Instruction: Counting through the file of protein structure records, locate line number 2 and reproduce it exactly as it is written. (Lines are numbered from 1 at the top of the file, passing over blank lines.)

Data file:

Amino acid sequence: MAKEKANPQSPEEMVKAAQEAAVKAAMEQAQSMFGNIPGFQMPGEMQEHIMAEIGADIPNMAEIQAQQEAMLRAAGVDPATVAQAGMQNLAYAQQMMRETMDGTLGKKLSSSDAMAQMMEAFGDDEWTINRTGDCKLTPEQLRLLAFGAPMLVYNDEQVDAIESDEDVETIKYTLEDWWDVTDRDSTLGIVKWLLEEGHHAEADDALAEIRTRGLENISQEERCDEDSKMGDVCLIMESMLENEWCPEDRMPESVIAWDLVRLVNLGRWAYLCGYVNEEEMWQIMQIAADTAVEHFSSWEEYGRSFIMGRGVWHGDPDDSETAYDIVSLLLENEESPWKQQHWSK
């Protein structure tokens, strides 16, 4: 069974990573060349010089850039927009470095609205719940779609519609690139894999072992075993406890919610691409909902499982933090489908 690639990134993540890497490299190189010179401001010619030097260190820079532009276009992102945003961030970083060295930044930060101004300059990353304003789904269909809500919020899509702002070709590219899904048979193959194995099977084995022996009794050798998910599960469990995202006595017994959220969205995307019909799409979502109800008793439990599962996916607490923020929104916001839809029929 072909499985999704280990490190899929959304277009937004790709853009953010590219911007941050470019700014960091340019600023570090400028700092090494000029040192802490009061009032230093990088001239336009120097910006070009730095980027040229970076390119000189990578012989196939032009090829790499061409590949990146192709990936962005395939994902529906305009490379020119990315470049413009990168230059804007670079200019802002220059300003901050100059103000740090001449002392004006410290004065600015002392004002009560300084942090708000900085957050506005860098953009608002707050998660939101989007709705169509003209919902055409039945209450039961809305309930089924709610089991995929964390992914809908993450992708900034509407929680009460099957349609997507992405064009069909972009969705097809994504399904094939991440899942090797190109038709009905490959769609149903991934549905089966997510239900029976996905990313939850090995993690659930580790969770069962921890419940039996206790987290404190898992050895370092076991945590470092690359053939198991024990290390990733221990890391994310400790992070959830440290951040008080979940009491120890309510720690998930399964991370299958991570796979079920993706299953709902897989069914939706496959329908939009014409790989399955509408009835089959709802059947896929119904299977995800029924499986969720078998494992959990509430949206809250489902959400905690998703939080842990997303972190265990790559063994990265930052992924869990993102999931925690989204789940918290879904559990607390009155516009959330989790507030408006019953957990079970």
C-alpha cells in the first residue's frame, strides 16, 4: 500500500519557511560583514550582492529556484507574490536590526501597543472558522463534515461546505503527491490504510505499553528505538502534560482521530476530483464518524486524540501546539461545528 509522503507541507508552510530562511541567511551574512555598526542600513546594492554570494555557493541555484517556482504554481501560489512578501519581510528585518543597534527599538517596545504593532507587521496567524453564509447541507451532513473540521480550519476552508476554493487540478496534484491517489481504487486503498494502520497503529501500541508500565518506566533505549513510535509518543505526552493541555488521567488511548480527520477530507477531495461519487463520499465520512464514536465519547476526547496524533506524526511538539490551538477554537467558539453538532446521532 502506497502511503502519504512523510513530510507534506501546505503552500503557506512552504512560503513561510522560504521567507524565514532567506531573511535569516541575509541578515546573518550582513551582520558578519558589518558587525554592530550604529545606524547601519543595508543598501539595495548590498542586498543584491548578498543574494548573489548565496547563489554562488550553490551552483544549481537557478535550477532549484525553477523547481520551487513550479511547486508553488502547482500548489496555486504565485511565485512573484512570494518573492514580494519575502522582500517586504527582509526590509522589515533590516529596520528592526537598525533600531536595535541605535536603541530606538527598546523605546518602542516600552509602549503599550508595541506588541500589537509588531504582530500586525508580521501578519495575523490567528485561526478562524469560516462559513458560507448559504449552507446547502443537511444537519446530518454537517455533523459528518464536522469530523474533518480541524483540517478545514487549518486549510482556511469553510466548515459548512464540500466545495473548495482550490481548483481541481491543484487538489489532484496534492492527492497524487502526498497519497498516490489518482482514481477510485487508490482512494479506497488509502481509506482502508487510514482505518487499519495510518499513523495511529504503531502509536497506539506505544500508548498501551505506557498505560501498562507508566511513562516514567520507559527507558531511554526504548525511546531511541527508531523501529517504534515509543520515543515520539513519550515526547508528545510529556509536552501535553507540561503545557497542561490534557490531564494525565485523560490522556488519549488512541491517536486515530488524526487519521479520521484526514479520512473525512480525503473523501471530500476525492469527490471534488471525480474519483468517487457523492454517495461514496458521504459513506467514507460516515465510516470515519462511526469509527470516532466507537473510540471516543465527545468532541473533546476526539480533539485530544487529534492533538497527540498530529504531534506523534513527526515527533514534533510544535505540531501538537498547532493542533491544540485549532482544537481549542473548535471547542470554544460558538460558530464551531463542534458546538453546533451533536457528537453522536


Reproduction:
């Protein structure tokens, strides 16, 4: 069974990573060349010089850039927009470095609205719940779609519609690139894999072992075993406890919610691409909902499982933090489908 690639990134993540890497490299190189010179401001010619030097260190820079532009276009992102945003961030970083060295930044930060101004300059990353304003789904269909809500919020899509702002070709590219899904048979193959194995099977084995022996009794050798998910599960469990995202006595017994959220969205995307019909799409979502109800008793439990599962996916607490923020929104916001839809029929 072909499985999704280990490190899929959304277009937004790709853009953010590219911007941050470019700014960091340019600023570090400028700092090494000029040192802490009061009032230093990088001239336009120097910006070009730095980027040229970076390119000189990578012989196939032009090829790499061409590949990146192709990936962005395939994902529906305009490379020119990315470049413009990168230059804007670079200019802002220059300003901050100059103000740090001449002392004006410290004065600015002392004002009560300084942090708000900085957050506005860098953009608002707050998660939101989007709705169509003209919902055409039945209450039961809305309930089924709610089991995929964390992914809908993450992708900034509407929680009460099957349609997507992405064009069909972009969705097809994504399904094939991440899942090797190109038709009905490959769609149903991934549905089966997510239900029976996905990313939850090995993690659930580790969770069962921890419940039996206790987290404190898992050895370092076991945590470092690359053939198991024990290390990733221990890391994310400790992070959830440290951040008080979940009491120890309510720690998930399964991370299958991570796979079920993706299953709902897989069914939706496959329908939009014409790989399955509408009835089959709802059947896929119904299977995800029924499986969720078998494992959990509430949206809250489902959400905690998703939080842990997303972190265990790559063994990265930052992924869990993102999931925690989204789940918290879904559990607390009155516009959330989790507030408006019953957990079970």